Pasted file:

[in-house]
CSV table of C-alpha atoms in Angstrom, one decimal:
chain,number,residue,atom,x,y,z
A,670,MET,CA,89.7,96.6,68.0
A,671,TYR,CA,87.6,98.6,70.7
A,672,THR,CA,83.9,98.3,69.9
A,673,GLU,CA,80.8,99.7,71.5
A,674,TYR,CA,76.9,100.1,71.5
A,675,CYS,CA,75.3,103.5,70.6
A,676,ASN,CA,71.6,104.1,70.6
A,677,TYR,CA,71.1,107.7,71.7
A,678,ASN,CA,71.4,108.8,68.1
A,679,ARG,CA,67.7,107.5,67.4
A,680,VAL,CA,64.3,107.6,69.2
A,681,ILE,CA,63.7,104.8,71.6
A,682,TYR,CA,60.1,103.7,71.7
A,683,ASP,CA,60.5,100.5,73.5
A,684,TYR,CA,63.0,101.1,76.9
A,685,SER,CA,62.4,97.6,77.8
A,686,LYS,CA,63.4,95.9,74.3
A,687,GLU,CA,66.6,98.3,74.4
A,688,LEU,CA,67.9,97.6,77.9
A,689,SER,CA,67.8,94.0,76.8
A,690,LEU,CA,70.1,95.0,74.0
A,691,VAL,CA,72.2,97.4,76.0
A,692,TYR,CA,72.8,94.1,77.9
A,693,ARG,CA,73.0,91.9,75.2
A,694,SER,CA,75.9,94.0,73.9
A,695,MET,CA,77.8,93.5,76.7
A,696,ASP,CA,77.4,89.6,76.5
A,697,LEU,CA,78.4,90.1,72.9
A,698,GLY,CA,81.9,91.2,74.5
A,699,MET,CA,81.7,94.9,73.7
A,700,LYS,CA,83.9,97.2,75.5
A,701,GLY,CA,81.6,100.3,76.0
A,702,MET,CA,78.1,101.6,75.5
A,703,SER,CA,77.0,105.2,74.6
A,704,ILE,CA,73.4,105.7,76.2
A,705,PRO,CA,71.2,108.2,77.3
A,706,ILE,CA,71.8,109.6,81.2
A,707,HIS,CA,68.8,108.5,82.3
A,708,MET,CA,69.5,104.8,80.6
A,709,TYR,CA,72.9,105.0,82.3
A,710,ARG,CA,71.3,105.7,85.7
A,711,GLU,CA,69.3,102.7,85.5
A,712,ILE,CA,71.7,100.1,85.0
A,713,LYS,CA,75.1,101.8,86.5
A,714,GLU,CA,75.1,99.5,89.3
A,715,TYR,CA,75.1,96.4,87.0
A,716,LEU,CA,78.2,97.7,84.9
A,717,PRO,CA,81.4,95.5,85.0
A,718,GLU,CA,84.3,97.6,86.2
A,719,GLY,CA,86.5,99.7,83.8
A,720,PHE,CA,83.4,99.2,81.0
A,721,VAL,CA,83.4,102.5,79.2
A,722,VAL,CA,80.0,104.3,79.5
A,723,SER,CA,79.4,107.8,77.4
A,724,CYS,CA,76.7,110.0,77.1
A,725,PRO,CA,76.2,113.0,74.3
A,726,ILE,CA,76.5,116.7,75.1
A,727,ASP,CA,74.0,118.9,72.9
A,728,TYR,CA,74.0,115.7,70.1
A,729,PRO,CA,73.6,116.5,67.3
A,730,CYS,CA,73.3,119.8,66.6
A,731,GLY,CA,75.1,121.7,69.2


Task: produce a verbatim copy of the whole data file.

[in-house]
CSV table of C-alpha atoms in Angstrom, one decimal:
chain,number,residue,atom,x,y,z
A,670,MET,CA,89.7,96.6,68.0
A,671,TYR,CA,87.6,98.6,70.7
A,672,THR,CA,83.9,98.3,69.9
A,673,GLU,CA,80.8,99.7,71.5
A,674,TYR,CA,76.9,100.1,71.5
A,675,CYS,CA,75.3,103.5,70.6
A,676,ASN,CA,71.6,104.1,70.6
A,677,TYR,CA,71.1,107.7,71.7
A,678,ASN,CA,71.4,108.8,68.1
A,679,ARG,CA,67.7,107.5,67.4
A,680,VAL,CA,64.3,107.6,69.2
A,681,ILE,CA,63.7,104.8,71.6
A,682,TYR,CA,60.1,103.7,71.7
A,683,ASP,CA,60.5,100.5,73.5
A,684,TYR,CA,63.0,101.1,76.9
A,685,SER,CA,62.4,97.6,77.8
A,686,LYS,CA,63.4,95.9,74.3
A,687,GLU,CA,66.6,98.3,74.4
A,688,LEU,CA,67.9,97.6,77.9
A,689,SER,CA,67.8,94.0,76.8
A,690,LEU,CA,70.1,95.0,74.0
A,691,VAL,CA,72.2,97.4,76.0
A,692,TYR,CA,72.8,94.1,77.9
A,693,ARG,CA,73.0,91.9,75.2
A,694,SER,CA,75.9,94.0,73.9
A,695,MET,CA,77.8,93.5,76.7
A,696,ASP,CA,77.4,89.6,76.5
A,697,LEU,CA,78.4,90.1,72.9
A,698,GLY,CA,81.9,91.2,74.5
A,699,MET,CA,81.7,94.9,73.7
A,700,LYS,CA,83.9,97.2,75.5
A,701,GLY,CA,81.6,100.3,76.0
A,702,MET,CA,78.1,101.6,75.5
A,703,SER,CA,77.0,105.2,74.6
A,704,ILE,CA,73.4,105.7,76.2
A,705,PRO,CA,71.2,108.2,77.3
A,706,ILE,CA,71.8,109.6,81.2
A,707,HIS,CA,68.8,108.5,82.3
A,708,MET,CA,69.5,104.8,80.6
A,709,TYR,CA,72.9,105.0,82.3
A,710,ARG,CA,71.3,105.7,85.7
A,711,GLU,CA,69.3,102.7,85.5
A,712,ILE,CA,71.7,100.1,85.0
A,713,LYS,CA,75.1,101.8,86.5
A,714,GLU,CA,75.1,99.5,89.3
A,715,TYR,CA,75.1,96.4,87.0
A,716,LEU,CA,78.2,97.7,84.9
A,717,PRO,CA,81.4,95.5,85.0
A,718,GLU,CA,84.3,97.6,86.2
A,719,GLY,CA,86.5,99.7,83.8
A,720,PHE,CA,83.4,99.2,81.0
A,721,VAL,CA,83.4,102.5,79.2
A,722,VAL,CA,80.0,104.3,79.5
A,723,SER,CA,79.4,107.8,77.4
A,724,CYS,CA,76.7,110.0,77.1
A,725,PRO,CA,76.2,113.0,74.3
A,726,ILE,CA,76.5,116.7,75.1
A,727,ASP,CA,74.0,118.9,72.9
A,728,TYR,CA,74.0,115.7,70.1
A,729,PRO,CA,73.6,116.5,67.3
A,730,CYS,CA,73.3,119.8,66.6
A,731,GLY,CA,75.1,121.7,69.2